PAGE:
Mughal Garden

Mughal gardens are a group of gardens built by the Mughals in the Islamic style of architecture. This style was heavily influenced by the Persian gardens particularly the Charbagh structure. Significant use of rectilinear layouts are made within the walled enclosures. Some of the typical features include pools, fountains and canals inside the gardens.

The Mughal Gardens in Srinagar reflects the sense of beauty and the lavish styles of the Mughal era in India.

Nishat Garden or Nishat Bagh is the garden that was laid by Asif Khan the brother of Nur Jehan in the year 1633. Zabarwan hills acts as the backdrop of this beautiful garden that is situated on the banks of Dal Lake. The garden, which has an area of 548mx338m, is house to beautiful flowering trees and the tall chinars add a majestic touch to the garden. The garden has terraces and water canals flowing through the middle. The most striking feature of the Nishat Bagh, which is perhaps the largest of the three Mughal Gardens in Srinagar, is the presence of 12 zodiac signs in the 12 flowering terraces of the garden. The flowering terraces gradually come down in slopes almost intermingling with the water of the Dal Lake in Srinagar. Shalimar Garden or Shalimar Bagh, second in size among the Mughal Gardens at Srinagar also has the name of Nur Jehan attached to it. This is because this garden was built by Jahangir for his wife Nur Jehan. This garden is also marked by the presence of terraces that are separated by water channels. There are four terraces in this garden having an area of 539×182 meters and the water to this garden is supplied from Harwan through a canal which is lined with fountains.

The topmost terraces were reserved for the royalty especially the 4th terrace which was meant for the royal ladies. There is a pavilion, in the 4th terrace, which served as a banquet hall. The pavilion gets its support from the marble pillars, black in color and having beautiful engravings in them. The garden is designed in such a fashion that the fountains and the trees create the illusion of slowly moving towards the horizon.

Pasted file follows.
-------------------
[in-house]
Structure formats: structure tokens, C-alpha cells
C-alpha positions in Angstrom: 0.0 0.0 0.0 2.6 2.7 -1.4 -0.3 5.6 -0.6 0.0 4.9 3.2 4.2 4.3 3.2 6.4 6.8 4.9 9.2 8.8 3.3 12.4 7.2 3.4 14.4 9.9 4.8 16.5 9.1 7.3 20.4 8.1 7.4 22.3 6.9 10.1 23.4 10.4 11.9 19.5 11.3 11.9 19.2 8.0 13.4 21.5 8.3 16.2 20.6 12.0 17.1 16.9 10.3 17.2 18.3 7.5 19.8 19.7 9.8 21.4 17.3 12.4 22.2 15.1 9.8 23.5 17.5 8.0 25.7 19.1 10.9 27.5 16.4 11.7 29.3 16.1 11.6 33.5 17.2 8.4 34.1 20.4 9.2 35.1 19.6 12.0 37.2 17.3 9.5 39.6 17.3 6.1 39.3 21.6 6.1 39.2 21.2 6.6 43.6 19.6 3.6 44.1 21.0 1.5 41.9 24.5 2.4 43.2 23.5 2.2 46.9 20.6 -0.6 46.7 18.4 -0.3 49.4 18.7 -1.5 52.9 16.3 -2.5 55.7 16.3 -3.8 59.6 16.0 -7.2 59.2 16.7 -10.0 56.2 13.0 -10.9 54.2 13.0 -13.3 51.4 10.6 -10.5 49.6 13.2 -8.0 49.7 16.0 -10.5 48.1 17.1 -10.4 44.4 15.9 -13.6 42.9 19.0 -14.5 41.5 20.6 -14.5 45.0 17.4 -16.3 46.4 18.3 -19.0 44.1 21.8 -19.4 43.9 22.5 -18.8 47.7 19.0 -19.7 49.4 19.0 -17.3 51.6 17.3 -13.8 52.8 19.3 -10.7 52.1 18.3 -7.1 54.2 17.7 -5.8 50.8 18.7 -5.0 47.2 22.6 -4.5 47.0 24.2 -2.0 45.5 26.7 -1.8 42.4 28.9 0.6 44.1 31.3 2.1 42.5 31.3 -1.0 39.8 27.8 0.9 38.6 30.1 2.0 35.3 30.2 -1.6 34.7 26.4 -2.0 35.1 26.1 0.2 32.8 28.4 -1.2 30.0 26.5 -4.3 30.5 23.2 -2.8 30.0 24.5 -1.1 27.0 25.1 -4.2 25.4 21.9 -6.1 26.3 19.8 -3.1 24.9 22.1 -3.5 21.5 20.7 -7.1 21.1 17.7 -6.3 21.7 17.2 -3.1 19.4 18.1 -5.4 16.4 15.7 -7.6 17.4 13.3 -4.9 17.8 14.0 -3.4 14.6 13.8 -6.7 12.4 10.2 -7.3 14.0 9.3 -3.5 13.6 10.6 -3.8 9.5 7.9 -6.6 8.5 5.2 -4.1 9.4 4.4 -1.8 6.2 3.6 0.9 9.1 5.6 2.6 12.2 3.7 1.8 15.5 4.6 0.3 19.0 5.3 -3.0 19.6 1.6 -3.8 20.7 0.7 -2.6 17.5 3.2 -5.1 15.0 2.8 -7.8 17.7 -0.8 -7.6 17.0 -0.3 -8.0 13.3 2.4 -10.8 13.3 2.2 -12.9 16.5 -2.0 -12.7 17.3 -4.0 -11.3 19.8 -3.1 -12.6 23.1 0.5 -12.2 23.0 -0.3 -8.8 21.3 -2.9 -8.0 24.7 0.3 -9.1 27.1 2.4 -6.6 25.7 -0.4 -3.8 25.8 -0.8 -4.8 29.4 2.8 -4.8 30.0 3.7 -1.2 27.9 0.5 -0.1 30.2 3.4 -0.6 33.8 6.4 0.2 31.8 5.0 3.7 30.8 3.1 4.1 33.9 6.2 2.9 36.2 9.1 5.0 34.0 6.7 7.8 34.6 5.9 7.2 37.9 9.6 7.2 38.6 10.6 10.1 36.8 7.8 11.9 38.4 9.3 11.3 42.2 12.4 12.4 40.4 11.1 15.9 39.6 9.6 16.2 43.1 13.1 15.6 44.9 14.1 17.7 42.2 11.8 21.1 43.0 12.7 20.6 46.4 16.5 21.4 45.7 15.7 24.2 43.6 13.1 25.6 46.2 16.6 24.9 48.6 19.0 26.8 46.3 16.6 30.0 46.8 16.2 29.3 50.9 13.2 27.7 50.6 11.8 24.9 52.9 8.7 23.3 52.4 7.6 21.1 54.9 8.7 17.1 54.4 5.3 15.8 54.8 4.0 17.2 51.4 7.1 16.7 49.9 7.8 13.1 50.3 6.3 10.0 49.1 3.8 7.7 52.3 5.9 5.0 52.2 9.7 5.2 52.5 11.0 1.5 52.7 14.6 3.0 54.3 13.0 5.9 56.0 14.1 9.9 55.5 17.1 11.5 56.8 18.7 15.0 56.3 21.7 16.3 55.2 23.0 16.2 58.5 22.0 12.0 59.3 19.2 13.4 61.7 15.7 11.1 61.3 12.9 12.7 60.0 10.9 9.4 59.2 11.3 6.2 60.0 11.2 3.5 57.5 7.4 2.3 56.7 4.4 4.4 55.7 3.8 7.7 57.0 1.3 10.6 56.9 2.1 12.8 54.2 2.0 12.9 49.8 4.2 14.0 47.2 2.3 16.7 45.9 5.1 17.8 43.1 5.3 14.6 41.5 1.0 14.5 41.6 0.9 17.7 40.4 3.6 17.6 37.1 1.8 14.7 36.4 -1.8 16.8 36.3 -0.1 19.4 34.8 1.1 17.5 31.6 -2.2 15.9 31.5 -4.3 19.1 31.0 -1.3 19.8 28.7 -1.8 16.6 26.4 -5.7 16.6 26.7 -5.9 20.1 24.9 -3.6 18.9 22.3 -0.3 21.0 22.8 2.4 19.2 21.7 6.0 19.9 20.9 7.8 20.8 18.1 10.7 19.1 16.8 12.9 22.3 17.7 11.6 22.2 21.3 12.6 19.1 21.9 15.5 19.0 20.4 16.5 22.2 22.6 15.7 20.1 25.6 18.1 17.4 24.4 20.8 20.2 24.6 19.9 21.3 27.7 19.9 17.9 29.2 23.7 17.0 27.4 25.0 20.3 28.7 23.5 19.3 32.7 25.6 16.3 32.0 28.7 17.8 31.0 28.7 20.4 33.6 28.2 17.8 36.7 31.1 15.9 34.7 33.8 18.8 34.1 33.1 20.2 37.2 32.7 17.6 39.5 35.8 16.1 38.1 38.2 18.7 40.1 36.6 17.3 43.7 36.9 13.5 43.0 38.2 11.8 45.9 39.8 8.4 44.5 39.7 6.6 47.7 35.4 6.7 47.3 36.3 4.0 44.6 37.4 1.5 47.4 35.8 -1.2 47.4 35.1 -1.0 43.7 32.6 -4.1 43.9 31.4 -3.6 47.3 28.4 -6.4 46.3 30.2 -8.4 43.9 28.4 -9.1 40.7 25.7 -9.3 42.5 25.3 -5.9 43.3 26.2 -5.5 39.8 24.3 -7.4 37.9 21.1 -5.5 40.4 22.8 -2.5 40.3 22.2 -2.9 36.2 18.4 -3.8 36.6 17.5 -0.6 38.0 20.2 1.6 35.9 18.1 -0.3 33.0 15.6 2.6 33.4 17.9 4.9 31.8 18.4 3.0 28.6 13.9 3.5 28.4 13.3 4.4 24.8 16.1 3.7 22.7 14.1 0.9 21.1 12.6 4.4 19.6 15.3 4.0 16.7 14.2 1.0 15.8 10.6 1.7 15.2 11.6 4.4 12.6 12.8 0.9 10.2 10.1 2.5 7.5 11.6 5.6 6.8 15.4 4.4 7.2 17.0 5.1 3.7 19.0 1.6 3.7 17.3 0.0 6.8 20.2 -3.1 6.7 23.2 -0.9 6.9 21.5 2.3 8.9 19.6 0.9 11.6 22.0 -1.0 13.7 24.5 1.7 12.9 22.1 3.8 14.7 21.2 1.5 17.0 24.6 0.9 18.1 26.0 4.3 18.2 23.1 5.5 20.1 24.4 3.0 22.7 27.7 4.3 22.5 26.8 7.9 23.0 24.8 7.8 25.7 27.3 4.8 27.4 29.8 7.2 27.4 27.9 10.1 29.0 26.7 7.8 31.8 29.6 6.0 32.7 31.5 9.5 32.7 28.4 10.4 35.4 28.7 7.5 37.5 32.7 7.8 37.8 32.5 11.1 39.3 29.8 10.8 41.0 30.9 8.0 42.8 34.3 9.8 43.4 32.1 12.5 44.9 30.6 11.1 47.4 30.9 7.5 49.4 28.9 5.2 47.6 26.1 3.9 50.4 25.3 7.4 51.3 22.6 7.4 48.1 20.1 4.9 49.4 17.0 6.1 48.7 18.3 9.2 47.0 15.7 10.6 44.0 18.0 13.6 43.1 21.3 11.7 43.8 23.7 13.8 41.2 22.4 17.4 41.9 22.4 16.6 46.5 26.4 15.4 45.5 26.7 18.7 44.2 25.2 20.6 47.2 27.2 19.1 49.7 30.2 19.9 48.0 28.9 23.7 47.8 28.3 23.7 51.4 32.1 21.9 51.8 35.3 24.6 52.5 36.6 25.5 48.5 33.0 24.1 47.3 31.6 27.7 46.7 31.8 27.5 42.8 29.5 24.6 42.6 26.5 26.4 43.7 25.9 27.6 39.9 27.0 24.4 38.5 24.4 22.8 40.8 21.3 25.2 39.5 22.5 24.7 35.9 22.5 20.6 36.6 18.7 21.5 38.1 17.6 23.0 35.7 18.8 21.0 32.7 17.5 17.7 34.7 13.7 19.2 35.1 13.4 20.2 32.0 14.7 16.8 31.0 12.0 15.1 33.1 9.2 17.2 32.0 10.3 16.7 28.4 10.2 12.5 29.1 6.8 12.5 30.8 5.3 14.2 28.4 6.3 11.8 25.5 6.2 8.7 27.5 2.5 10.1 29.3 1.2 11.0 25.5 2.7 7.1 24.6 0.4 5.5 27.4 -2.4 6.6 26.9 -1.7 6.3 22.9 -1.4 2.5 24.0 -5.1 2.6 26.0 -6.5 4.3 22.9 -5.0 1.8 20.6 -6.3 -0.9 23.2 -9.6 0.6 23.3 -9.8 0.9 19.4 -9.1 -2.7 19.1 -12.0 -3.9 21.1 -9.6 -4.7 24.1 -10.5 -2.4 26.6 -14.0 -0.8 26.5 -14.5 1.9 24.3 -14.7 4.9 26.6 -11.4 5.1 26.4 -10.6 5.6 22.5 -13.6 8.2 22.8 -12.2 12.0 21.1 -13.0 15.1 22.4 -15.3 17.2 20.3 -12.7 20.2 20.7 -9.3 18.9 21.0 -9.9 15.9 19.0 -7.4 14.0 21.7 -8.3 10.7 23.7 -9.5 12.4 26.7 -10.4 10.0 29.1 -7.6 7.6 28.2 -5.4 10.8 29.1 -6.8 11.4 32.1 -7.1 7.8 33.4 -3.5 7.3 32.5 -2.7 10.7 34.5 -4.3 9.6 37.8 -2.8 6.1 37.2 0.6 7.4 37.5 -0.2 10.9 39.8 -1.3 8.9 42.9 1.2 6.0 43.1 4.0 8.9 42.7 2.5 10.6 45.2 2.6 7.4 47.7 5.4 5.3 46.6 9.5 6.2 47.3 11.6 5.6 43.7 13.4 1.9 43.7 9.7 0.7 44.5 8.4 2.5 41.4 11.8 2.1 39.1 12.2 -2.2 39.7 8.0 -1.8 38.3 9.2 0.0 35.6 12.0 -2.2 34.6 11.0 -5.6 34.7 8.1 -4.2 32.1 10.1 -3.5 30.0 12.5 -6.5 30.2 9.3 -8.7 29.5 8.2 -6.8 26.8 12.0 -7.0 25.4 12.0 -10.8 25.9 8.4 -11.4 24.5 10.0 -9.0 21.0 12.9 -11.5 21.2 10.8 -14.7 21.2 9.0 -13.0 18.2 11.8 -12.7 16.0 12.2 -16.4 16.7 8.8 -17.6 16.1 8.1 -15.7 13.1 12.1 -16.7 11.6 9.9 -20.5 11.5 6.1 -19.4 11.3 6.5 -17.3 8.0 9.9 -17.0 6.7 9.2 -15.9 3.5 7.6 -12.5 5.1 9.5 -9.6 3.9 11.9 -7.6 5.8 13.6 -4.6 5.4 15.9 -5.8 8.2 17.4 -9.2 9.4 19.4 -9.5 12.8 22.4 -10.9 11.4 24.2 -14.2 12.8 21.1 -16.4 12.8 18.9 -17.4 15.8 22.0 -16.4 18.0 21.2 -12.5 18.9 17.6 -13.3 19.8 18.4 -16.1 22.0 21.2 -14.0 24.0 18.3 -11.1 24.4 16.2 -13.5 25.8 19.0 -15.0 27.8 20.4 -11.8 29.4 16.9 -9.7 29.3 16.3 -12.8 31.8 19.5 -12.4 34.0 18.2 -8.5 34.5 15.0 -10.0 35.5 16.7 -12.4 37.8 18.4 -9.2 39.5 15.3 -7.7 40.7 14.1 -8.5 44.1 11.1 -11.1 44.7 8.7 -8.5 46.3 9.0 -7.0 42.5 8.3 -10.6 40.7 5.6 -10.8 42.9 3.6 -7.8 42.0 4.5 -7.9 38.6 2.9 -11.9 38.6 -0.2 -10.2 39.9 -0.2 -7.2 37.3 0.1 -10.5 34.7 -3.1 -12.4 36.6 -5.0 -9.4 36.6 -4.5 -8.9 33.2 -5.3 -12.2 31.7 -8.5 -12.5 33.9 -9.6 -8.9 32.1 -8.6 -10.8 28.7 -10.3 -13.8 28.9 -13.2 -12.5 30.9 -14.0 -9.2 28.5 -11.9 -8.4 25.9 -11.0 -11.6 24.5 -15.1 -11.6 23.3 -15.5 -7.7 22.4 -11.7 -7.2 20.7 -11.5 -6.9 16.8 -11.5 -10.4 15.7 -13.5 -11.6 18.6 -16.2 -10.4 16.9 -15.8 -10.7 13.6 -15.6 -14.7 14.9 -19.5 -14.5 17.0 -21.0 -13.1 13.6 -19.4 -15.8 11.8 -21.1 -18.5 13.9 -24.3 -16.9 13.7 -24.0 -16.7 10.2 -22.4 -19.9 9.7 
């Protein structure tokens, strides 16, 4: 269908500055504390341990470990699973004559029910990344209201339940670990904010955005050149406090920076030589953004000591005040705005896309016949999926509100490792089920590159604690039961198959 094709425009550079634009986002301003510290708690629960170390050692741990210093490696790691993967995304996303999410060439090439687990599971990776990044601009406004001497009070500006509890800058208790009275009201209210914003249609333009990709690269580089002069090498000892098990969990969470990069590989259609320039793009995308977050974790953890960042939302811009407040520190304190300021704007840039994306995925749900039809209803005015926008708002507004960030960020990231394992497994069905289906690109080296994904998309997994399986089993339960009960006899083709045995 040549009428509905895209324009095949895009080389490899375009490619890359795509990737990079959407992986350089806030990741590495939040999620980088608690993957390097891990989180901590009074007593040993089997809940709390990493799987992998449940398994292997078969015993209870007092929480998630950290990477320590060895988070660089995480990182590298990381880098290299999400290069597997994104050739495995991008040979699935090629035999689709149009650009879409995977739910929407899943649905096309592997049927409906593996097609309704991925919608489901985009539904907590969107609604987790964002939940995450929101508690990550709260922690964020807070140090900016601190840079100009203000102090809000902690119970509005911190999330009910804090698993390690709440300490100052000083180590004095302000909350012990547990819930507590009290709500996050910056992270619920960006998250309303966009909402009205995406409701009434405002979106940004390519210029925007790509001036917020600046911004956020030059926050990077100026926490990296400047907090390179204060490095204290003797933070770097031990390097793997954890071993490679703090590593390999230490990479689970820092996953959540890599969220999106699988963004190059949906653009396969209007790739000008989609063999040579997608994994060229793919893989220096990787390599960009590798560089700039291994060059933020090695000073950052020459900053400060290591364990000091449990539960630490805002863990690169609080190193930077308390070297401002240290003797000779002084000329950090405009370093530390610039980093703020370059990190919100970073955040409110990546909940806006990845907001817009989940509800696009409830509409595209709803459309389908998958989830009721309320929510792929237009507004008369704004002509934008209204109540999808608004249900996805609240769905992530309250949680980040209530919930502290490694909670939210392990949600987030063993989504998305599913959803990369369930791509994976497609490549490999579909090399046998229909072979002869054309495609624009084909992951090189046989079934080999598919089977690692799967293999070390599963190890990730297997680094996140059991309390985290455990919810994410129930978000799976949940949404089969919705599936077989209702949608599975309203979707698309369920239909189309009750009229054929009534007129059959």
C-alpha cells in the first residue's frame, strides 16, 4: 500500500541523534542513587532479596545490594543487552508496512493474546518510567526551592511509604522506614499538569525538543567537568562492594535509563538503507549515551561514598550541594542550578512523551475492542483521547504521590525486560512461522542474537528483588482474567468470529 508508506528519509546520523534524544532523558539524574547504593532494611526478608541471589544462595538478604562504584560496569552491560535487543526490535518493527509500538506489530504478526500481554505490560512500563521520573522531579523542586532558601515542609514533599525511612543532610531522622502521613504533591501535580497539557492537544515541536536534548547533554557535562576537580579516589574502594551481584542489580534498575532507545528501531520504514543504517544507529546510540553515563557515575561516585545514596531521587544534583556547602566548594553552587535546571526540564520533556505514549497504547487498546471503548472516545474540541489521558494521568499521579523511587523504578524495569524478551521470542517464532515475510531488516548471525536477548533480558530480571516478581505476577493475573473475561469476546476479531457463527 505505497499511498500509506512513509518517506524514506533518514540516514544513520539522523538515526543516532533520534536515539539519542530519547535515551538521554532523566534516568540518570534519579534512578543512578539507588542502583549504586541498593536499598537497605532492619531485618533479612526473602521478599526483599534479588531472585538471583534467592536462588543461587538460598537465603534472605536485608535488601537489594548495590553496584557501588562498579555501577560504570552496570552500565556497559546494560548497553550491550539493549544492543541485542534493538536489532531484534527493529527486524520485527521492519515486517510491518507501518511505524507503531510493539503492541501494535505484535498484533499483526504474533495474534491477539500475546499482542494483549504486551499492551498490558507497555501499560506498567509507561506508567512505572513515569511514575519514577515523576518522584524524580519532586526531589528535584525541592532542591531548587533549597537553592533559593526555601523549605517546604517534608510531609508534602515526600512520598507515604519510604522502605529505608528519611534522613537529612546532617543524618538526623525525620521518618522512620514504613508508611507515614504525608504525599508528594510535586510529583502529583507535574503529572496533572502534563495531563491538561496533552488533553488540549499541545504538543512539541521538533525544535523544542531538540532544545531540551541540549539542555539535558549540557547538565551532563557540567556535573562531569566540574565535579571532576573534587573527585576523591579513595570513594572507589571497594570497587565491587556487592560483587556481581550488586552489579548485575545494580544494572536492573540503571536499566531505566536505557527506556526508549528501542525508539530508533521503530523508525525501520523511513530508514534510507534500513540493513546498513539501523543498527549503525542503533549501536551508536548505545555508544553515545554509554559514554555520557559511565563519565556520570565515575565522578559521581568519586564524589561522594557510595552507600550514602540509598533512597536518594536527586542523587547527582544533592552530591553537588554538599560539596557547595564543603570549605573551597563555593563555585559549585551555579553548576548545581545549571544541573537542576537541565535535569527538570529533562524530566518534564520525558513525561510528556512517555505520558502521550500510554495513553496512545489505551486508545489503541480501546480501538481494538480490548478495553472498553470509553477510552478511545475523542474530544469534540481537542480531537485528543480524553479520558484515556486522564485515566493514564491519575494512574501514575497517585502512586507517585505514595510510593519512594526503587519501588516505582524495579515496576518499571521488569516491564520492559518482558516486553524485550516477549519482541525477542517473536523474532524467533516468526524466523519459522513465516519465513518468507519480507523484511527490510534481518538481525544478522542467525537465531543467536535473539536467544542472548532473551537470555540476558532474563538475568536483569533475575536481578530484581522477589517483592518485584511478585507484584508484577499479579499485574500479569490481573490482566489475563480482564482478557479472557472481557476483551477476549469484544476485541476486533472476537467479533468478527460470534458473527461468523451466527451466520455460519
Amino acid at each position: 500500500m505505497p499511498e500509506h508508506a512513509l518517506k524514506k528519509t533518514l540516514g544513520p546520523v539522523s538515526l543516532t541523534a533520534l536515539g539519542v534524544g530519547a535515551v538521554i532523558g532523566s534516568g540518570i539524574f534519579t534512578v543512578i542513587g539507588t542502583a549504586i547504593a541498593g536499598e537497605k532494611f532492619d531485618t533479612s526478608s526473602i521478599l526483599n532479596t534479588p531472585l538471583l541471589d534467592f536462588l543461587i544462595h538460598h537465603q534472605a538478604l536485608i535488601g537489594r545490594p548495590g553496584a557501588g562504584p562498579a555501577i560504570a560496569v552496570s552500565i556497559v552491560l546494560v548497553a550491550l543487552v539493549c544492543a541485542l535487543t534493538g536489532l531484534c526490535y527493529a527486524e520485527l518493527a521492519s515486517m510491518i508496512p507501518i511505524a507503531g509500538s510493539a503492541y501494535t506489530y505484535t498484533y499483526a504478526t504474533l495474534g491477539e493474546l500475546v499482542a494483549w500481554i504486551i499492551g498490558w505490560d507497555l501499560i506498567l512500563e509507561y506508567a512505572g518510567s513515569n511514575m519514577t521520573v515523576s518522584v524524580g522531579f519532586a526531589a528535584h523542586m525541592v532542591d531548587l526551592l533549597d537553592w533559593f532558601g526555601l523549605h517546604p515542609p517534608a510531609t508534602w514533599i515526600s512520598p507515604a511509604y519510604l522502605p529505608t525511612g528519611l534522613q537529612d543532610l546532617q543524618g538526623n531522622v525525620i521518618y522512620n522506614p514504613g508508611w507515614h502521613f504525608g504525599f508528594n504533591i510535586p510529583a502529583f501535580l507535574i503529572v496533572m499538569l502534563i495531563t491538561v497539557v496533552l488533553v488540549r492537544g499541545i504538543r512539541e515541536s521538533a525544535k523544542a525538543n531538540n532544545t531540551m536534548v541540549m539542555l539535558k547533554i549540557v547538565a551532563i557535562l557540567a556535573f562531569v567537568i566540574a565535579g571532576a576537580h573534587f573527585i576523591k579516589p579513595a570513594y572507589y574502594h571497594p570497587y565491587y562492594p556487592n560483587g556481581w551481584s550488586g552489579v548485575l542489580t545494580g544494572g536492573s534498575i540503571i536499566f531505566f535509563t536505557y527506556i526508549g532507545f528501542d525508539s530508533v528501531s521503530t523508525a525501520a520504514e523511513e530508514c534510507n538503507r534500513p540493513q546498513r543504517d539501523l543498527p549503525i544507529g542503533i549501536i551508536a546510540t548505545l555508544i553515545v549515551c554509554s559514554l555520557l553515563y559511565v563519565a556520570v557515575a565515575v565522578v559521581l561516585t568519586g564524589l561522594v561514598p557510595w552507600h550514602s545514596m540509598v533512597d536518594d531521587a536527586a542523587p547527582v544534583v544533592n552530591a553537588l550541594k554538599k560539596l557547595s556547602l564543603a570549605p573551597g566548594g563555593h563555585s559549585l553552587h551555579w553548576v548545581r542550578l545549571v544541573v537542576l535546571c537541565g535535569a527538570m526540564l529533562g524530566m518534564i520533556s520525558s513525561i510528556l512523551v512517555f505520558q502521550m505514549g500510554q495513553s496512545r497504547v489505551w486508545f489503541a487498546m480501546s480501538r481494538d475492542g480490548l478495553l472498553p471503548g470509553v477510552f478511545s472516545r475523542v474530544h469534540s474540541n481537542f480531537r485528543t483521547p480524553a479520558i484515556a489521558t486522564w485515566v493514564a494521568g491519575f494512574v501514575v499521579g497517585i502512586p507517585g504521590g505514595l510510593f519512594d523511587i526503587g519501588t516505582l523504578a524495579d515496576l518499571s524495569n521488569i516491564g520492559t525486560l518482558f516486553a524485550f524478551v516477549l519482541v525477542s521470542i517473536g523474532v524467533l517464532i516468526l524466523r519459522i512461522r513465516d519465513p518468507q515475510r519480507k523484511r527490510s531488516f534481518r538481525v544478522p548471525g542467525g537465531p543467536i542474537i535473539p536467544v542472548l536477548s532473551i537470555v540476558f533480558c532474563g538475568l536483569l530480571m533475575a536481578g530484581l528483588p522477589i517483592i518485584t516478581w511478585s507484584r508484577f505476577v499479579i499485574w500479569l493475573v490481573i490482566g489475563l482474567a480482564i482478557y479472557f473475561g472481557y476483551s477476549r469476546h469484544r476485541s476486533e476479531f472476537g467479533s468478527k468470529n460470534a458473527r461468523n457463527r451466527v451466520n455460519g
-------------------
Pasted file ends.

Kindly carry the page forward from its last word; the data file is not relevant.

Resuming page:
Chashmashahi in Srinagar, which is the smallest among the Mughal Gardens of Srinagar, is famous for its springs. However, here also you will find beautiful flowering trees and elegant Cypresses and Chinars. There are several small and large gardens located in and around Srinagar. The oldest of the Mughal Gardens in Kashmir is Nasim Bagh which was constructed by Emperor Akbar in 1586 and one may have a very pleasant view of the Dal Lake from Nasim Bagh.

You can reach the Mughal Gardens either by taking a taxi, or by car or by the buses plying through the highway. It will take you around 10 to 12 hours to cover the distance and on the way you have to cross the famous Jawahar Tunnel that acts as a link between Kashmir and the rest of India.

Mughal gardens are the gems of kashmir. we offer special packages to visit these historical mughal garden keeping your budget needs in mind. mughal gardens are the oldest gardens in kashmir.


The founder of the Mughal empire, Babur, described his favourite type of garden as a charbagh. This word developed a new meaning in India, as Babur explains, India lacked the fast-flowing streams required for the Central Asian charbagh. The Agra garden, now known as the Ram Bagh, is thought to have been the first charbagh. India, Bangladesh and Pakistan have a number of Mughal gardens which differ from their Central Asian predecessors with respect to “the highly disciplined geometry”.

An early textual references about Mughal gardens are found in the memoirs and biographies of the Mughal emperors, including those of Babur, Humayun and Akbar. Later references are found from “the accounts of India” written by various European travellers (Bernier for example). The first serious historical study of Mughal gardens was written by Constance Villiers-Stuart, with the title Gardens of the Great Mughals (1913).